Fighting Vichy from Horseback

Fighting Vichy from Horseback

British Mounted Cavalry in Action, Syria 1941

Jonathan Washington

In 1941, as World War II raged, Britain sent horsemen into action. They were the flank guard and reconnaissance screen for Operation "Exporter" - the invasion of Vichy French-held Syria and Lebanon. The men and horses of 5th cavalry brigade proved astonishingly effective, even fighting off aircraft.
Date Published :
February 2023
Publisher :
Helion and Company
Language:
English
Series :
Wolverhampton Military Studies
Illustration :
66 b/w photos, 2 maps
Format Available    QuantityPrice
Binding. : Paperback
ISBN : 9781915113764
Pages : 176
Dimensions : 9 X 6 inches
Stock Status : Not Yet Published. Available for Pre-Order
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$45.00

Overview
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This book starts with the story of a division that was never intended to fight; the British I Cavalry Division in World War Two. It was composed almost exclusively of yeomanry horsemen from Britain's Territorial Army - a force that had been ignored by Whitehall's military reforms since 1920. One of their only upgrades in the 20th century had been the upgrade from leather saber grips to rubber. When war came in 1939 the only plans that existed for them were to duly mobilize with horses compulsorily purchased from the civilian population. This combination of territorials and civilian horses of unknown pedigree impressed no-one at first. Even today, outside regimental histories and war diaries, its fighting contribution is barely credited. Yet in May 1941, an incongruous saga of deception, desperation and reinvention, saw British horsemen advancing into Syria on Operation "Exporter", with each patrol's point man nervously clutching his rubber-gripped saber. The leading patrols were soon under fire, and an entire regiment was swimming the Litani river, with some elements taking on aircraft.

Incredibly, by the end of the campaign, these horsemen had proved themselves so effective that the British had completely rewritten their doctrine for mounted cavalry. That the horsemen were able to adapt and overcome in 1941, mounted throughout the campaign as they were, is one of the most remarkable aspects of their saga. The fact that they were ever mobilized as cavalry is probably the second.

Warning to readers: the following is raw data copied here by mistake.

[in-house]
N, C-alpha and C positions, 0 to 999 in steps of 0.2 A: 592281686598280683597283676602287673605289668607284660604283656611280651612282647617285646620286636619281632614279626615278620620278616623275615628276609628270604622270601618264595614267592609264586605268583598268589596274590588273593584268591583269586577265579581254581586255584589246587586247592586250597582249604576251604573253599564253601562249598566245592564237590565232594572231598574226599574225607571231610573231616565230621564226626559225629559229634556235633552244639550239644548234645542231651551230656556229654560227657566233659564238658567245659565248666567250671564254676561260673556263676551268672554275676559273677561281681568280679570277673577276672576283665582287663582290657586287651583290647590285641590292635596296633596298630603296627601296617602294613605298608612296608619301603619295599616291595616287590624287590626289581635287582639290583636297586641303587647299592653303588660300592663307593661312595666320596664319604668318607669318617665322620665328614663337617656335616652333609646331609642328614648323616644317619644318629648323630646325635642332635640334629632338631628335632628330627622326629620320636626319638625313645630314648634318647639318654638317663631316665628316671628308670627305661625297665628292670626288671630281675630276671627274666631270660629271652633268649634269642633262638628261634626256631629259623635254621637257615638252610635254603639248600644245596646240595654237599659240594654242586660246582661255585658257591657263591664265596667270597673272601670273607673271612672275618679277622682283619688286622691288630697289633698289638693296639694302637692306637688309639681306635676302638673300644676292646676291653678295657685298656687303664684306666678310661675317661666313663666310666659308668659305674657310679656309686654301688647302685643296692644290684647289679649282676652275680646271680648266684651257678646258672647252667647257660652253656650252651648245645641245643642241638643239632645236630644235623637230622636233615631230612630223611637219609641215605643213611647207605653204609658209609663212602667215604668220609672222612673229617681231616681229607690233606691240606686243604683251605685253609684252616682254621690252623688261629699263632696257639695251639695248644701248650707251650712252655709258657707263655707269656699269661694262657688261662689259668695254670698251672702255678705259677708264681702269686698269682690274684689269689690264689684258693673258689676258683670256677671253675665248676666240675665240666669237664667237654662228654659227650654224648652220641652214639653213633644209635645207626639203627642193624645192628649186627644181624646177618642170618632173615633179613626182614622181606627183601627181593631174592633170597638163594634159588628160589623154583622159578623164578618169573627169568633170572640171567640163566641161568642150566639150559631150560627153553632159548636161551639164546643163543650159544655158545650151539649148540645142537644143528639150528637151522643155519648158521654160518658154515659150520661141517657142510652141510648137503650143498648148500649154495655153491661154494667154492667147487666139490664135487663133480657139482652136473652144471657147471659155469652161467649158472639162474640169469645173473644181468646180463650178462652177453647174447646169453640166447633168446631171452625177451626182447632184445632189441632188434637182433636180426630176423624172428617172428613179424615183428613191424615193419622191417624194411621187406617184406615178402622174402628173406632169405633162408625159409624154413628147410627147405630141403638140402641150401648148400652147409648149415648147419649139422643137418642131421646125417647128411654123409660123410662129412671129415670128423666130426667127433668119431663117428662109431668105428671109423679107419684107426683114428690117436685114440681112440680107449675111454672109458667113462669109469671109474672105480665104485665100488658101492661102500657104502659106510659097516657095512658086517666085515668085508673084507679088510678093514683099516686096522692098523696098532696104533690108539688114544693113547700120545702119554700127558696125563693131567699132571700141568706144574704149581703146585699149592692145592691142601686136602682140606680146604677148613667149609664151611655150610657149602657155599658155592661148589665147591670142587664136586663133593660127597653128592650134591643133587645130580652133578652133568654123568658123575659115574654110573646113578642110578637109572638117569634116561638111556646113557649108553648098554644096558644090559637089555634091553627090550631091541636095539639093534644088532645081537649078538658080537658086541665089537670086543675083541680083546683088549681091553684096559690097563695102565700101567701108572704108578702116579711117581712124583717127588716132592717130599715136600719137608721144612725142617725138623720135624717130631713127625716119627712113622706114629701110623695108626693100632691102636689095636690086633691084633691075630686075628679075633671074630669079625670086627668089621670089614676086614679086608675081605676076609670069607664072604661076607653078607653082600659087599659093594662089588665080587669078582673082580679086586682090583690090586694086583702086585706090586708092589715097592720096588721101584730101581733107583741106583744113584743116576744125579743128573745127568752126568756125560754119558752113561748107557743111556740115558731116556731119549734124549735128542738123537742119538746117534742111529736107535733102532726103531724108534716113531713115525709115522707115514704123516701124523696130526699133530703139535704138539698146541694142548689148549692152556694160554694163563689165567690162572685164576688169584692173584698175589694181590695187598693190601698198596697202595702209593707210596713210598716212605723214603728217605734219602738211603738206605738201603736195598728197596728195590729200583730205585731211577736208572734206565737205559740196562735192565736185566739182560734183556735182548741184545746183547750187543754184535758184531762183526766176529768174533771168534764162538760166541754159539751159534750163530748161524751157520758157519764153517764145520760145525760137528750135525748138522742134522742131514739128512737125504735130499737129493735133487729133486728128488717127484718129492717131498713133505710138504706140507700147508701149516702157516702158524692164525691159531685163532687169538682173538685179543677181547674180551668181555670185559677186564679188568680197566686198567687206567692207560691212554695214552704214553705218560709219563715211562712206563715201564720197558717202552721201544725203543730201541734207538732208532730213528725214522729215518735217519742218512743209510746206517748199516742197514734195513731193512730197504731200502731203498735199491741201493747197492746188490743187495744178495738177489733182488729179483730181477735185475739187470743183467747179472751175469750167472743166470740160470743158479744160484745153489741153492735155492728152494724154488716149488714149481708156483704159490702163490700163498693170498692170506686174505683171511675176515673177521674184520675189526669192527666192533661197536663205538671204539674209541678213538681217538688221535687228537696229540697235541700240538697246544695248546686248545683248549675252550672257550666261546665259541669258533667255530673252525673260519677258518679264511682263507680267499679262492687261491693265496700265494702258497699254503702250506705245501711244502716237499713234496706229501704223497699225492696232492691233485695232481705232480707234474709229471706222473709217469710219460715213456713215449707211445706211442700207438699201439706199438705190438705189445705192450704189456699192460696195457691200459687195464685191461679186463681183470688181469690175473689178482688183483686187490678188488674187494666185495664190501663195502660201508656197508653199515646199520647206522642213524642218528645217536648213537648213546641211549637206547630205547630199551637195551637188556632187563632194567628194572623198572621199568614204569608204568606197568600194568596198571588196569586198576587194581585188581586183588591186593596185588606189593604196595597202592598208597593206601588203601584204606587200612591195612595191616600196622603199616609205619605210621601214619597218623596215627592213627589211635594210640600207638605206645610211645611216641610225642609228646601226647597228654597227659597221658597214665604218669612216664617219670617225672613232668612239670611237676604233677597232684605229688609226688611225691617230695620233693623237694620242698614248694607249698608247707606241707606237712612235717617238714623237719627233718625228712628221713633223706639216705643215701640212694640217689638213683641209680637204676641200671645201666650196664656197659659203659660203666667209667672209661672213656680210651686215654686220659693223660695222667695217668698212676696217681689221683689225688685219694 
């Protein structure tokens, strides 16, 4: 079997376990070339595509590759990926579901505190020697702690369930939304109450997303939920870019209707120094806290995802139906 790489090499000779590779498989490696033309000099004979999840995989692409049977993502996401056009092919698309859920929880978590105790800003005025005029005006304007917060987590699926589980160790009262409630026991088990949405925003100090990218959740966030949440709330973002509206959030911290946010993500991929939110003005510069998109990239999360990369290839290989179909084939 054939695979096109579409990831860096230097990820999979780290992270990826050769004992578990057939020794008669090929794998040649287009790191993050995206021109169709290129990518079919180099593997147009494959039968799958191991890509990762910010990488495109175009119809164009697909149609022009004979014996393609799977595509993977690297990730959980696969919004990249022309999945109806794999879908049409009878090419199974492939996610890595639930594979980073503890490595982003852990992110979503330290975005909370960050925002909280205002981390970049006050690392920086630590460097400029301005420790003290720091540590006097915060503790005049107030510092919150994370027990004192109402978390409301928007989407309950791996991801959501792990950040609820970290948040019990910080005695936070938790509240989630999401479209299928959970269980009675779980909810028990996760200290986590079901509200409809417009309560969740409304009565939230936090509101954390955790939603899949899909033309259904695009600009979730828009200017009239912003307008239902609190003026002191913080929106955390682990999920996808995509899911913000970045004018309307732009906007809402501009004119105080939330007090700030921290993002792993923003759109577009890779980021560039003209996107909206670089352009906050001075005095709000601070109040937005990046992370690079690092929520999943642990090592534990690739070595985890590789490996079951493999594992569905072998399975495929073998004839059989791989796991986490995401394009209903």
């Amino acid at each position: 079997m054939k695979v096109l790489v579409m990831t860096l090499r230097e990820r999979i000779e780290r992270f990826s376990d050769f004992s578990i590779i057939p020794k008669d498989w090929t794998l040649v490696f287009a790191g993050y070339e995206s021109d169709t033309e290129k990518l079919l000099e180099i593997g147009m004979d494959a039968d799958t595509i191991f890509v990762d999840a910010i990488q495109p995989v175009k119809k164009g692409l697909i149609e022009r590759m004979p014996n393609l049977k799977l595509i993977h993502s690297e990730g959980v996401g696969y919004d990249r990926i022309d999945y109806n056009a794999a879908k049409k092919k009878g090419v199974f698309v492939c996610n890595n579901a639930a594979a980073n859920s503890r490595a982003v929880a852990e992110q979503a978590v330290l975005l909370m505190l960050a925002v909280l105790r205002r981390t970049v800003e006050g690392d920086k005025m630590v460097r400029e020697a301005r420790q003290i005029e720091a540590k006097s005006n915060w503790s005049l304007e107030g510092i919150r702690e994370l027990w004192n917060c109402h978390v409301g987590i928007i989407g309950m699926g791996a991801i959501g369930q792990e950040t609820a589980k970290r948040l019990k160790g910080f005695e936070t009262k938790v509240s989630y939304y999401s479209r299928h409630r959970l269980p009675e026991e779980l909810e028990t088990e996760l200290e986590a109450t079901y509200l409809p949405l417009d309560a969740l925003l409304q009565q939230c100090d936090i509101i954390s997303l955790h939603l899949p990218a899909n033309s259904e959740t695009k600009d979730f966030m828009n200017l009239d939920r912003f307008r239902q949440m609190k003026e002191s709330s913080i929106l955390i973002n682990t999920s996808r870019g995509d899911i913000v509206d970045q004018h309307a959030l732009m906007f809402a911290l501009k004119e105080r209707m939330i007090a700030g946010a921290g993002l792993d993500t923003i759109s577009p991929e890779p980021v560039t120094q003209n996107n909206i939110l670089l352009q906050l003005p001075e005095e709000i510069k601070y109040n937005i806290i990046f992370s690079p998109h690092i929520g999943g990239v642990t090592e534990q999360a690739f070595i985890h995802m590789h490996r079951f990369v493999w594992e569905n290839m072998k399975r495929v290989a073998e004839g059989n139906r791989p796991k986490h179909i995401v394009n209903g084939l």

Ever since the reorganization of the reserve forces in 1920, the yeomanry had been theoretically destined for mechanization. When war broke out in September 1939 the vehicles and training had still not materialized and these yeomanry were fit for very little; over half the troopers were townsmen who had never ridden before joining in April 1939.  Any doubts the authorities may have had about the division's unsuitability for active service must have been confirmed by the odyssey of train, ferry and alcohol that saw the 7,800 horses and men out to Palestine, losing each other at various stages along the way. One stranded yeomen locked himself and his charger in a railway waiting room with brandy until help came. Yet this was the force that was ear-marked to garrison Palestine.

To Churchill's eyes they were an anachronism. He fumed about their very existence, fulminating that these regiments deserved a "man's part in this war". He personally took to task those responsible for still maintaining horsed soldiers. However his subordinates willfully deceived him and continued to maintain a cavalry arm to protect the northern border of Middle East command.

The story behind these clashing mindsets is as much a part of I Cavalry Division's story as their deeds in Syria. The historiography of cavalry and what they were capable of starts with the Liddell-hart paradigm, then David French and David Kenyon et al. But what drives it is the accounts of the men and their horses of whom so little was expected in 1939.

About The Author
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Jonathan Washington read history at the University of St Andrews. During this time he also served with the Scottish Yeomanry and the Queens Own Yeomanry. He went on to work in publishing in Edinburgh, Beirut and in Warwickshire, and to complete a MSc Publishing at Edinburgh Napier University. Now in teaching, he lives in Warwickshire with his wife and three children. This is his first publication.

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